Around 1100 BC, during the reign of Ramesses XI, an Egyptian scribe and priest named Nesyamun spent his life singing and chanting during liturgies at the Karnak Temple in Thebes. As was customary at the time, after his death Nesyamun was mummified and sealed in a coffin, inscribed “Nesyamun, True of Voice (mate kheru).” His mummy has become one of the most well-studied artifacts over the past 200 years. We know, for example, that he suffered from gum disease and may have died of some sort of allergic reaction in his 50s. The inscription on the coffin also expressed a wish that Nesyamun’s soul would be able to speak to his gods from the afterlife.
And now Nesyamun gets his dearest wish. A team of scientists has reproduced the “sound” of the Egyptian priest’s voice by creating a 3D-printed version of his vocal tract and connecting it to a speaker. The researchers revealed all the gory details behind their project in a new Scientific Reports article.
“He had a desire that his voice would be eternal,” study co-author David Howard of the Royal Holloway University of London told IEEE Spectrum. “In a way, you could argue that we’ve heeded that call, which is a little odd, but here we are.”
The study of vocal tracts is a very active area of research. For example, voice scientist Ingo Titze of the University of Utah has experimented with the excised vocal cords of lions and Siberian tigers. (The body parts were obtained from animals that died of natural causes in several zoos.) In a memorable 2006 experiment, Titze mounted a cut tiger larynx — three times the size of a human vocal tract — on a lab bench for a series of experiments.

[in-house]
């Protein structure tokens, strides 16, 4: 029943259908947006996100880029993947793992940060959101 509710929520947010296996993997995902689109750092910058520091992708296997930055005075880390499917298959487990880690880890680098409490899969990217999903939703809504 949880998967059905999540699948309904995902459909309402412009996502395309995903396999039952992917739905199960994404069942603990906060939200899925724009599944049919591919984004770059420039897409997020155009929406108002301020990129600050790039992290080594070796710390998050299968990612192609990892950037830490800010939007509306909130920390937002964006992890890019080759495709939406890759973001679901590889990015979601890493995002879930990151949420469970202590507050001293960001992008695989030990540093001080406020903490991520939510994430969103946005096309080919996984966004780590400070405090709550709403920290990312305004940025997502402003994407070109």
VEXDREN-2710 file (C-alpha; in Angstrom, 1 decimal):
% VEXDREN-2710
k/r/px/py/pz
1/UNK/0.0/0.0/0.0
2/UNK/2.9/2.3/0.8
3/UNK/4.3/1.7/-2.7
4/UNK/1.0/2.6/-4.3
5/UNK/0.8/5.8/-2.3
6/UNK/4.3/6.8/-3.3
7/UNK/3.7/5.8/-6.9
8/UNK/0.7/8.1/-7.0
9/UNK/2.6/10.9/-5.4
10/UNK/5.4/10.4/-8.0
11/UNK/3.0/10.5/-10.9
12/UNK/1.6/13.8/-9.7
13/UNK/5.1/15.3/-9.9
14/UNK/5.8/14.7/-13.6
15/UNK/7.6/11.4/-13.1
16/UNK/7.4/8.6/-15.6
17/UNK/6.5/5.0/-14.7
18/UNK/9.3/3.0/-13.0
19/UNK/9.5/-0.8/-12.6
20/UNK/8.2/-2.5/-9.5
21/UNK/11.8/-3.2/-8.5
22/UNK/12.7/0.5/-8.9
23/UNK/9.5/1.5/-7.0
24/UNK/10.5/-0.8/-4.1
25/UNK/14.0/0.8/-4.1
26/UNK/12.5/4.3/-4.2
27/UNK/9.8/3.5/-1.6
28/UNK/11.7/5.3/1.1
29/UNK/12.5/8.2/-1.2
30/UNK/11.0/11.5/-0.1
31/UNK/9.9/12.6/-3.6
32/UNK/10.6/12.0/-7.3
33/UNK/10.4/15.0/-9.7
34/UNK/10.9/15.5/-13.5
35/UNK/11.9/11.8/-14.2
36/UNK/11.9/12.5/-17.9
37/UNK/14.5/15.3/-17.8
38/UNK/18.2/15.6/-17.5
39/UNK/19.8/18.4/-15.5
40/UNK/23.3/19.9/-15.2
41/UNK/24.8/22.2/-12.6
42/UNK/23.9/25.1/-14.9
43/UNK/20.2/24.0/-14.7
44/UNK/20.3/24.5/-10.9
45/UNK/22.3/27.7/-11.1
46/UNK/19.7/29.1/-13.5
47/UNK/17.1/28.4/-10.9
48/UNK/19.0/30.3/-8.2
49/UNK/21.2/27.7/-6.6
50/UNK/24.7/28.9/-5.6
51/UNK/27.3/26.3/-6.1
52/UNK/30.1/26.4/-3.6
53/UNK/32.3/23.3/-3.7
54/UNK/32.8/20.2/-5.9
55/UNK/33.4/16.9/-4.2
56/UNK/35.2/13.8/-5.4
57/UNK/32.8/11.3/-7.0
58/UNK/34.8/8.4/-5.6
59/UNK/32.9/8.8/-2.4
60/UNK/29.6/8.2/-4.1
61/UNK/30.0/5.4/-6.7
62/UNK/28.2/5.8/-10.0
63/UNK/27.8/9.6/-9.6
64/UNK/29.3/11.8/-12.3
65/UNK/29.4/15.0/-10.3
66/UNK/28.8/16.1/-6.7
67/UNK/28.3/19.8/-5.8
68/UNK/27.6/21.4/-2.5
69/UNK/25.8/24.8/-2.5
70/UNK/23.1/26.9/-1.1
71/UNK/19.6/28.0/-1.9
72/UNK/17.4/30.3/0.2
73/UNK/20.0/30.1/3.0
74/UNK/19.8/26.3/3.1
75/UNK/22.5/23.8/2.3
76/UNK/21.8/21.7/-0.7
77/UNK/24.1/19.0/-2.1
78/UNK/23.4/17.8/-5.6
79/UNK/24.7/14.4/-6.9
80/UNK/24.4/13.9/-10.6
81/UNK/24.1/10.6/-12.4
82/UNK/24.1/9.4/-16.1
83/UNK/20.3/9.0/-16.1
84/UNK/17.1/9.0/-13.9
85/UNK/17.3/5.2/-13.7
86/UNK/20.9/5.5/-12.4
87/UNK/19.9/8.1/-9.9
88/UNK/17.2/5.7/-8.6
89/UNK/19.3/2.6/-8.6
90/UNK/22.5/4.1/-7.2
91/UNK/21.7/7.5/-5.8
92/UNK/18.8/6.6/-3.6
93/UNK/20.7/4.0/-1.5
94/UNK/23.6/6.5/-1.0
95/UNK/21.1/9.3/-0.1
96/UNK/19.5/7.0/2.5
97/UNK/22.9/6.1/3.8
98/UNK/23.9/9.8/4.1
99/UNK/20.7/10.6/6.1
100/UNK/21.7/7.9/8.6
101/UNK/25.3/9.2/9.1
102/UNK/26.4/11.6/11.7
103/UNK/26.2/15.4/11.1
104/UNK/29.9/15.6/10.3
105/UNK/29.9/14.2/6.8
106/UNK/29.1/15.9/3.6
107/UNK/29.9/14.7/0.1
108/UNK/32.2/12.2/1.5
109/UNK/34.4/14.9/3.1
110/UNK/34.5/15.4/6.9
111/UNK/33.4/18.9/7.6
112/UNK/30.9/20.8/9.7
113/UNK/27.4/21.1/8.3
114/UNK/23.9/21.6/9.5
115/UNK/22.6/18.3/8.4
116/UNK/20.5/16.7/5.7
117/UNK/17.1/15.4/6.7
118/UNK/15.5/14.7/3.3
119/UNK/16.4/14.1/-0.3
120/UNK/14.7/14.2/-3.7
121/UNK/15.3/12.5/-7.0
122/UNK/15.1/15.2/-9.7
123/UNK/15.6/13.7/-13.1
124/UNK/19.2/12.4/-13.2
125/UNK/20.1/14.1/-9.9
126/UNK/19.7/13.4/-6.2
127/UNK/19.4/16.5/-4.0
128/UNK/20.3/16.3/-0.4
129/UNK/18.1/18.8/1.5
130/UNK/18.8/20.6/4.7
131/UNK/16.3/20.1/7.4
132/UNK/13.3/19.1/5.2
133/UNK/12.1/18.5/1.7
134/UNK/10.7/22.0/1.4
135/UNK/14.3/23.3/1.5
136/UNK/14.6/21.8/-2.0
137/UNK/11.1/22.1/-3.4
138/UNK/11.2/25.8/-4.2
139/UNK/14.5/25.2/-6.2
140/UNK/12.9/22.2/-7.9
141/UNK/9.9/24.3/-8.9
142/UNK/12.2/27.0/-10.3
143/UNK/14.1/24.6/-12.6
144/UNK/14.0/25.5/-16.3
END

One experiment involved blowing air through the structure while taking CT scans. Based on that, Titze was able to build a computer model that could simulate the four types of tiger sounds: roar, growl, groan and ‘crush’. Sure, the computerized vocalizations sounded more like a cow experiencing extreme stomach upset, but studies like this still provide insight into the intricacies of how the vocal tracts function in different species.
There have been multiple studies placing human singers in MRIs to track the mechanics in the game, including demonstrating polyphonic singing and how the larynx changes to produce different styles of singing. For example, German baritone Michael Volle performed “Song to the Evening Star” in 2016 on Wagner’s Tannhauser during an MRI scan. More relevant to the current article: Also in 2016, a team of Italian researchers reconstructed Ötzi the Iceman’s vocal cords and used it to reproduce what his voice sounded like. (He usually sounded like he was burping.) Many previous attempts have tried to mimic an old person’s voice using software to animate a reconstructed image of the person’s face, which is a good approximation. of what that person might have sounded like.
But according to Howard, no living person today has been able to hear the sound of human speech prior to the earliest audio recordings in the mid to late 1800s. That’s one of the reasons he and his colleagues chose Nesyamun as their subject, further emboldened by the priest’s apparent desire to let his voice live on. “Given Nesyamun’s expressed desire to make his voice heard in the afterlife to live forever, the fulfillment of his beliefs through the synthesis of his vocal function allows us to connect directly with ancient Egypt by listening to a sound from a vocal tract that hasn’t been heard for over 3,000 years,” the authors wrote.
Humans produce sound through the vocal cords or folds. Air from the lungs passes through and the folds vibrate to produce sounds that are then modified by the shape of the vocal tract. The positions of the lips and tongue, and the soft palate, also affect the type of sound produced.